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Expression of LRP and MDR1 in locally advanced breast cancer predicts axillary node invasion at the time of rescue mastectomy after induction chemotherapy.

Schneider J, Gonzalez-Roces S, Pollán M, Lucas R, Tejerina A, Martin M, Alba A - Breast Cancer Res. (2001)

Bottom Line: MDR1 mRNA expression detected by RT-PCR was associated with the presence of invaded axillary nodes at surgery in 18/22 cases (81.8%), compared with 13/24 (54.2%) in the group with undetectable MDR1 expression.This difference was statistically significant (P < 0.05).Persistence of previously detected MDR1-positivity after treatment (7/9 compared with 0/2 cases) was significantly associated with axillary node metastasis (P < 0.05).

View Article: PubMed Central - HTML - PubMed

Affiliation: Centro de Patologia de la Mama, Madrid, Spain. schneider@teleline.es

ABSTRACT

Background: Axillary node status after induction chemotherapy for locally advanced breast cancer has been shown on multivariate analysis to be an independent predictor of relapse. However, it has been postulated that responders to induction chemotherapy with a clinically negative axilla could be spared the burden of lymphadenectomy, because most of them will not show histological nodal invasion. P-glycoprotein expression in the rescue mastectomy specimen has finally been identified as a significant predictor of patient survival.

Materials and methods: We studied the expression of the genes encoding multidrug resistance associated protein (MDR1) and lung cancer associated resistance protein (LRP) in formalin-fixed, paraffin-embedded tumor samples from 52 patients treated for locally advanced breast cancer by means of induction chemotherapy followed by rescue mastectomy. P-glycoprotein expression was assessed by means of immunohistochemistry before treatment in 23 cases, and by means of reverse-transcriptase-mediated polymerase chain reaction (RT-PCR) after treatment in 46 (6 failed). LRP expression was detected by means of immunohistochemistry, with the LRP-56 monoclonal antibody, in 31 cases before treatment. Immunohistochemistry for detecting the expression of c-erb-B2, p53, Ki67, estrogen receptor and progesterone receptor are routinely performed in our laboratory in every case, and the results obtained were included in the study. All patients had received between two and six cycles of standard 5-fluorouracil, doxorubicin and cyclophosphamide (FAC) chemotherapy, with two exceptions [one patient received four cycles of a docetaxel-adriamycin combination, and the other four cycles of standard cyclophosphamide-methotrexate-5-fluorouracil (CMF) polychemotherapy]. Response was assessed in accordance with the Response Evaluation Criteria In Solid Tumors (RECIST). By these, 2 patients achieved a complete clinical response, 37 a partial response, and the remaining 13 showed stable disease. This makes a total clinical response rate of 75.0%. None achieved a complete pathological response.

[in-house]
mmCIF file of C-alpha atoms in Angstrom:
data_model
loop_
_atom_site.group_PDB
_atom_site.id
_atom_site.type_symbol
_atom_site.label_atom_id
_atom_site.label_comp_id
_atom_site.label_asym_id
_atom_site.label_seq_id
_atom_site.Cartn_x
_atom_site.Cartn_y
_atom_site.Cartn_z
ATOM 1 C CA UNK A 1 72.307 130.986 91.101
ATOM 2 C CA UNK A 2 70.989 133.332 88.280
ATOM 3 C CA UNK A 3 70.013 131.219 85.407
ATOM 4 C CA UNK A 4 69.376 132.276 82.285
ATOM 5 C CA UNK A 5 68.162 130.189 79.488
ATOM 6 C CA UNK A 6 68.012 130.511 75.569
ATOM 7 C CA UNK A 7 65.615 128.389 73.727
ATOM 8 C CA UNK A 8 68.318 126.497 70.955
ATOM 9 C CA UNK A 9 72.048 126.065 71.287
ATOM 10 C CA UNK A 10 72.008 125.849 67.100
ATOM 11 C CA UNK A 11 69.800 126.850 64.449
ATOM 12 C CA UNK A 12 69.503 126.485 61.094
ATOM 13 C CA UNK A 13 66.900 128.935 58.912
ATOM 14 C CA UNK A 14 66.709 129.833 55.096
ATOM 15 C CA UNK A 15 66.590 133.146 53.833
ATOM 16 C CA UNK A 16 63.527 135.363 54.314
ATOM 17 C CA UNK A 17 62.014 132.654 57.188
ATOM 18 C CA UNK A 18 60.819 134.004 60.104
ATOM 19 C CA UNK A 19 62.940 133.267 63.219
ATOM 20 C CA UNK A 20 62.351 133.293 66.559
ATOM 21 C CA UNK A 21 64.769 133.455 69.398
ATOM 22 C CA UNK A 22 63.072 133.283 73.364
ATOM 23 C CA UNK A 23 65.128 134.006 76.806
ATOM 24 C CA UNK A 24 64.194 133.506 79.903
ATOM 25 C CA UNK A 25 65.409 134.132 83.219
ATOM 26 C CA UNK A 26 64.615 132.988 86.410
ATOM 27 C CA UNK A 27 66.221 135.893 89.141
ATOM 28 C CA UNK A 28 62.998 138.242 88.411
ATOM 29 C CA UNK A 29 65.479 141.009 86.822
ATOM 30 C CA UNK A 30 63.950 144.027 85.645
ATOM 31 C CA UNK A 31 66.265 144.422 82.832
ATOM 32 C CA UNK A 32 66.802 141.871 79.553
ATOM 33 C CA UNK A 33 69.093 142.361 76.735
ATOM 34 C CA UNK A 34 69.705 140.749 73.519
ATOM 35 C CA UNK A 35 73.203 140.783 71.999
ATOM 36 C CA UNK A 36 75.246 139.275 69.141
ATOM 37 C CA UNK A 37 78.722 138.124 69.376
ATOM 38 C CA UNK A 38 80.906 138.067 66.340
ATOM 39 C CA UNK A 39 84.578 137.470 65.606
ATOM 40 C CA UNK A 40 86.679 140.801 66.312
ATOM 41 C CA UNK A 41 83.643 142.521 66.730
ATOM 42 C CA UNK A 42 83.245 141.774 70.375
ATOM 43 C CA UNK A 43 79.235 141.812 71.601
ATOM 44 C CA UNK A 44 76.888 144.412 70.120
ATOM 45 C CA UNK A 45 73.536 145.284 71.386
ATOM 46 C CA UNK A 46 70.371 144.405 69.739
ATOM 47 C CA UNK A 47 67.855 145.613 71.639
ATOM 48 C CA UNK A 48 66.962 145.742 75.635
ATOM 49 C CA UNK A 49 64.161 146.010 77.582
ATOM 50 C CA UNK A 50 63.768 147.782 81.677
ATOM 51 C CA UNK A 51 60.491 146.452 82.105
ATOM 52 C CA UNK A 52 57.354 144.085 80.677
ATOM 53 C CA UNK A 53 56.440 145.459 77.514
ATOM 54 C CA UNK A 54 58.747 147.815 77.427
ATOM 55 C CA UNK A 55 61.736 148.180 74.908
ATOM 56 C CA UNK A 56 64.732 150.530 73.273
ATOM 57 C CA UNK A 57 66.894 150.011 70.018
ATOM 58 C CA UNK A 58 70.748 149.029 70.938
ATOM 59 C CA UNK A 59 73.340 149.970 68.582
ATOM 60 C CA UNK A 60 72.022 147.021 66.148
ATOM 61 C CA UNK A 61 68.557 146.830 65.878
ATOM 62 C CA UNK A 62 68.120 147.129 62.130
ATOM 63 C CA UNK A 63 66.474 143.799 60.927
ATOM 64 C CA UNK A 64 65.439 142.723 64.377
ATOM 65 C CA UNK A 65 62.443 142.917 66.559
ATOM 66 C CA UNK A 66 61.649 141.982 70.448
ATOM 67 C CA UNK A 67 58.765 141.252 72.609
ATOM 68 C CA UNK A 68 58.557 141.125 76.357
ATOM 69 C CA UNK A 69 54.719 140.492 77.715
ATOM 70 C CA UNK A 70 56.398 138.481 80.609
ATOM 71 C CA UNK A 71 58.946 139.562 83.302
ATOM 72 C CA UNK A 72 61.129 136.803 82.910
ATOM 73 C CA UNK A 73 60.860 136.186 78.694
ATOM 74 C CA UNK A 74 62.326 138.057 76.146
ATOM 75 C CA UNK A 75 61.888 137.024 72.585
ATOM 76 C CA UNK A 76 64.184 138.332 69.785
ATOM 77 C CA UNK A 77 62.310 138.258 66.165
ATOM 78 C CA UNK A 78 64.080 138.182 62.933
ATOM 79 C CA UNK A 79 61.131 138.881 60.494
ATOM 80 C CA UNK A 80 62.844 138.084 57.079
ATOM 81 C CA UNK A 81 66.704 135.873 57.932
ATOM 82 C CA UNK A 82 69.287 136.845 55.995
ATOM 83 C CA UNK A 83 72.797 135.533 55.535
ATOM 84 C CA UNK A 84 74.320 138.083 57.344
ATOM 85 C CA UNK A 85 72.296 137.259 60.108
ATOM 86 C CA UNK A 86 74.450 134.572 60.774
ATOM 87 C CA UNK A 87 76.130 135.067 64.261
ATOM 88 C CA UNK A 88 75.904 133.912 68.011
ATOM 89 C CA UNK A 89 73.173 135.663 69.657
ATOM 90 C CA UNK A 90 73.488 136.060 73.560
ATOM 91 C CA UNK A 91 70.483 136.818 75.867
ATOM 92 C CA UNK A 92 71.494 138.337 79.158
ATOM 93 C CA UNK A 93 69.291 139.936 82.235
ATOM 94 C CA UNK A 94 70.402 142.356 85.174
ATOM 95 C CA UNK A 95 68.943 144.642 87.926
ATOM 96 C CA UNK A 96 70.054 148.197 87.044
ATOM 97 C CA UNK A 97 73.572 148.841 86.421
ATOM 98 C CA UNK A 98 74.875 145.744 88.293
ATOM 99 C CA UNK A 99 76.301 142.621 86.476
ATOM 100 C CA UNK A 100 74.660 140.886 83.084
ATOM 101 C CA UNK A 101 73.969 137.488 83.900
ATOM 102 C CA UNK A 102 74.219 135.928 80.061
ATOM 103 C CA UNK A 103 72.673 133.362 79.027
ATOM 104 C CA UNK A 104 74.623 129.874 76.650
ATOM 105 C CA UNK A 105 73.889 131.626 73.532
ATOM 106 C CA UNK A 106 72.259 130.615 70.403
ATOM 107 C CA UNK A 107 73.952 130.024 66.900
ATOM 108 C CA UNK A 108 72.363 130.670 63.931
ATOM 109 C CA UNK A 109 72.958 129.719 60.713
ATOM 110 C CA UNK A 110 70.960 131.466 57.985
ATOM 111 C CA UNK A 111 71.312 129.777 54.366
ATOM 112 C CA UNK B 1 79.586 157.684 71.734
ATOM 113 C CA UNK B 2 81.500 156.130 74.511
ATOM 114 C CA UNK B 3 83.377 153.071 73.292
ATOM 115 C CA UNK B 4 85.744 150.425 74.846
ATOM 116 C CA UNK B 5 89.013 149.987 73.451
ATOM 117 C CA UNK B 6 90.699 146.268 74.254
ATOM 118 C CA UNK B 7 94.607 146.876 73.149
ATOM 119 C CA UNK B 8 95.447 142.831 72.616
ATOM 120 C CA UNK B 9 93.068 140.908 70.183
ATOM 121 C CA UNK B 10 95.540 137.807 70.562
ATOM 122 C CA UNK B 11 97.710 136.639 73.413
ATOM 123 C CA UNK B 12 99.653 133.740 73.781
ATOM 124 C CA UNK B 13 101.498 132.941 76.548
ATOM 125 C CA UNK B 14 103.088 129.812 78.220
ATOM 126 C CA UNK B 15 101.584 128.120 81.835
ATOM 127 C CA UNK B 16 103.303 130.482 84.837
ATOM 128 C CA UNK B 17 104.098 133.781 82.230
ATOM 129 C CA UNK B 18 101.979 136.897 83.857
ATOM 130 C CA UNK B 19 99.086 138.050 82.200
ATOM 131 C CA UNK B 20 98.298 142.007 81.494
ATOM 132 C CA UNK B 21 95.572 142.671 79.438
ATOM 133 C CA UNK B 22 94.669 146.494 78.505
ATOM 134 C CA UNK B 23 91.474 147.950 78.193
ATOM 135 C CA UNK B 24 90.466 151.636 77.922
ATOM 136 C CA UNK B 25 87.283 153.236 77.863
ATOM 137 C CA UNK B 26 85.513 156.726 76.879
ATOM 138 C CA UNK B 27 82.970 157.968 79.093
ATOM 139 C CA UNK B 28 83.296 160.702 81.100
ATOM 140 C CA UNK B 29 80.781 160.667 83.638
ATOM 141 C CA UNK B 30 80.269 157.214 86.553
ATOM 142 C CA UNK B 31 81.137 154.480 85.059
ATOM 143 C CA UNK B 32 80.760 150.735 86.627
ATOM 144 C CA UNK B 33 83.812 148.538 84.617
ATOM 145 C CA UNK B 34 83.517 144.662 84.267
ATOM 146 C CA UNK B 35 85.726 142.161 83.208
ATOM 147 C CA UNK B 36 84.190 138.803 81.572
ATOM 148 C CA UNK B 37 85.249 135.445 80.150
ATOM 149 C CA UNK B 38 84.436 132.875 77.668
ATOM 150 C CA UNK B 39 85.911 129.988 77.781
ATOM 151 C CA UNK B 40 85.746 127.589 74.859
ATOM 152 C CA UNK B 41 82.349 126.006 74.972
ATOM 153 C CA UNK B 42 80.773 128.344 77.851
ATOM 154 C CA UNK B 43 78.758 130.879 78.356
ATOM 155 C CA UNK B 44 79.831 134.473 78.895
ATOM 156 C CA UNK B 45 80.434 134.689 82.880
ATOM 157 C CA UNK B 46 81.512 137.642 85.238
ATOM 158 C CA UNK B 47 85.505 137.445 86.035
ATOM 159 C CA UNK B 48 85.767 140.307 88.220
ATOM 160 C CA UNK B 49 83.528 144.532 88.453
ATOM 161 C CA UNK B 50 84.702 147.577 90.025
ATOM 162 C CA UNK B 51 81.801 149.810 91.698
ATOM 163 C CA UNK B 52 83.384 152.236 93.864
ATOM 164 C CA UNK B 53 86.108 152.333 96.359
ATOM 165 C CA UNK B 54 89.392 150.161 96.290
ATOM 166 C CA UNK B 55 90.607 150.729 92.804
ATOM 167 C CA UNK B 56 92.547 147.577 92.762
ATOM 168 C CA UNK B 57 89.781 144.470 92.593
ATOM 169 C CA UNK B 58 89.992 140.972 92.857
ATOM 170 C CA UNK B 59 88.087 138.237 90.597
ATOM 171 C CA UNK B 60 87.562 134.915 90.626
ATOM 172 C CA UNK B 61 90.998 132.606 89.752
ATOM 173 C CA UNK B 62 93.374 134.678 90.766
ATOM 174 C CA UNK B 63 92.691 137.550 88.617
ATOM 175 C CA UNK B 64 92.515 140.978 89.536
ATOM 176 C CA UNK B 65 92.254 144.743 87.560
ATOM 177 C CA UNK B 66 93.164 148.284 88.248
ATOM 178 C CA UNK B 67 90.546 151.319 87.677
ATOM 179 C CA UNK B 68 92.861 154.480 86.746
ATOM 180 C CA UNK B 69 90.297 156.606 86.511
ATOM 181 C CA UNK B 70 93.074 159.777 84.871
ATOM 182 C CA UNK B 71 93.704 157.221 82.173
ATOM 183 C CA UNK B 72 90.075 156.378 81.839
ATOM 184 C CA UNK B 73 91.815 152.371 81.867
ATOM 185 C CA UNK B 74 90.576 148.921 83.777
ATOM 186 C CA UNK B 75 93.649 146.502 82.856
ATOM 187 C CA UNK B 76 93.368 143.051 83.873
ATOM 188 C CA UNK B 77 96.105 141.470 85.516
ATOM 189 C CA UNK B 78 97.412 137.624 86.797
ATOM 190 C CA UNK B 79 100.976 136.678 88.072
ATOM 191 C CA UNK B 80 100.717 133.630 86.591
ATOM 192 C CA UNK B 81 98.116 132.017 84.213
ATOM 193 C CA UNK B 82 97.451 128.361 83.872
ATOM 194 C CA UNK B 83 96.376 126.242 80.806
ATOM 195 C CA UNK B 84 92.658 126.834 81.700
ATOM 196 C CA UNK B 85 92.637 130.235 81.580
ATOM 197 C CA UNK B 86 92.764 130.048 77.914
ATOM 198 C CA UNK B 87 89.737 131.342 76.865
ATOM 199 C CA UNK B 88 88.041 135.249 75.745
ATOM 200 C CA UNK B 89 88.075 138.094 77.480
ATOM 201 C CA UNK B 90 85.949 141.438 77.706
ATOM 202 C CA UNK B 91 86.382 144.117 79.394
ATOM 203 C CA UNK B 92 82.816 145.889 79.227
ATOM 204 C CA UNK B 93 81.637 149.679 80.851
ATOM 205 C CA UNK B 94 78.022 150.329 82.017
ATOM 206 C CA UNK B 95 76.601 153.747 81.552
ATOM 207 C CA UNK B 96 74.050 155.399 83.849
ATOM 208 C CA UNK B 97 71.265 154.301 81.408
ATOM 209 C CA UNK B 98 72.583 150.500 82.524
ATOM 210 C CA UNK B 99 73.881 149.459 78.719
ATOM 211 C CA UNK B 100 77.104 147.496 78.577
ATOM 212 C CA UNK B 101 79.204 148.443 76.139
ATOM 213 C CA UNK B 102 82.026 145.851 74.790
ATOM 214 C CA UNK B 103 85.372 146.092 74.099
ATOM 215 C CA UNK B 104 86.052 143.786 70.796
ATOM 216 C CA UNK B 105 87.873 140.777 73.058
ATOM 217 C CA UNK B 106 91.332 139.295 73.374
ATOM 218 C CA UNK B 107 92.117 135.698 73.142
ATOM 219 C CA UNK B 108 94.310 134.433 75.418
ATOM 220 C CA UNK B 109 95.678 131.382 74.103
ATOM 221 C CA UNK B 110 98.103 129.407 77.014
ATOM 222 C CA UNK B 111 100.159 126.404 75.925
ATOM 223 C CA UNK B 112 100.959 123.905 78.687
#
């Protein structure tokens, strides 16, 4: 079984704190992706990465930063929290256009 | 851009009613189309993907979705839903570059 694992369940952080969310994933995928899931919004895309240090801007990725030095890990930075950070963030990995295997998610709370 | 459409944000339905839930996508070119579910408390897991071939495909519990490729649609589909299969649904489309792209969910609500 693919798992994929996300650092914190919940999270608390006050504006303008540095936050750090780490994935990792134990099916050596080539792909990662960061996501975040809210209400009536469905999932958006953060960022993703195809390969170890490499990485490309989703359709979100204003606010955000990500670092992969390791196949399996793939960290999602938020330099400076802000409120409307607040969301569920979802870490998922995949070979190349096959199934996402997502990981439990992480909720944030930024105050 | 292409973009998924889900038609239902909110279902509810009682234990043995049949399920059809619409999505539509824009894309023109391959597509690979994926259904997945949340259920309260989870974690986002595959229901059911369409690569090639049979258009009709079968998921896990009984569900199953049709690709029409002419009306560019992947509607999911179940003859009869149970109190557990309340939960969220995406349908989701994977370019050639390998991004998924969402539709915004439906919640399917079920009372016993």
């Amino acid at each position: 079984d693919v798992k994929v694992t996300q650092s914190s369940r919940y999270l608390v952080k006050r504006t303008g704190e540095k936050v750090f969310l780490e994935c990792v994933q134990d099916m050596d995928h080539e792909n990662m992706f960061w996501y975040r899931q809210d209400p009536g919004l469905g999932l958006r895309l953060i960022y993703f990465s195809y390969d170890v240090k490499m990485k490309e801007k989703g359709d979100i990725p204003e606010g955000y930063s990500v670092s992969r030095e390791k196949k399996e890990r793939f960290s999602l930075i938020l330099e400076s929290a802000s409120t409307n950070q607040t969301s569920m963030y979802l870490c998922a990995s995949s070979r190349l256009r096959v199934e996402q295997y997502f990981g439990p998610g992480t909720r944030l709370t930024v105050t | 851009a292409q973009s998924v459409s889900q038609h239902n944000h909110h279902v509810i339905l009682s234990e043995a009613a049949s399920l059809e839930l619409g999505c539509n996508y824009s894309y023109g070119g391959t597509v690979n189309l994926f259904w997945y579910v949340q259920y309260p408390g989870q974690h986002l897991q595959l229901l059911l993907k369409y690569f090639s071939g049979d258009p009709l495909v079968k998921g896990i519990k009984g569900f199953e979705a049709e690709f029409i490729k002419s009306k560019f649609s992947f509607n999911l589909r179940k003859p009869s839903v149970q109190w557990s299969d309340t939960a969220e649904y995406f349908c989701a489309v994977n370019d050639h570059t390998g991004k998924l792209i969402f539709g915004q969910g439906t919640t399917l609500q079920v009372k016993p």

Results: MDR1 mRNA expression detected by RT-PCR was associated with the presence of invaded axillary nodes at surgery in 18/22 cases (81.8%), compared with 13/24 (54.2%) in the group with undetectable MDR1 expression. This difference was statistically significant (P < 0.05). LRP expression in more than 20% of tumor cells before any treatment was associated with axillary nodal metastasis after chemotherapy and rescue mastectomy in 17/23 cases, compared with 3/8 in nonexpressors. Again, this difference was highly significant (P < 0.01). LRP expression before treatment and MDR1 mRNA expression after treatment were significantly interrelated (P < 0.001), which might reflect the presence of chemoresistant clones liable to metastasize to the regional nodes. Persistence of previously detected MDR1-positivity after treatment (7/9 compared with 0/2 cases) was significantly associated with axillary node metastasis (P < 0.05). Finally, in a logistic regression multivariate model, histology other than ductal, a Ki67 labeling index of at least 20% and the combination of LRP and MDR1 positivity emerged as independent predictors of axillary node invasion at the time of rescue mastectomy.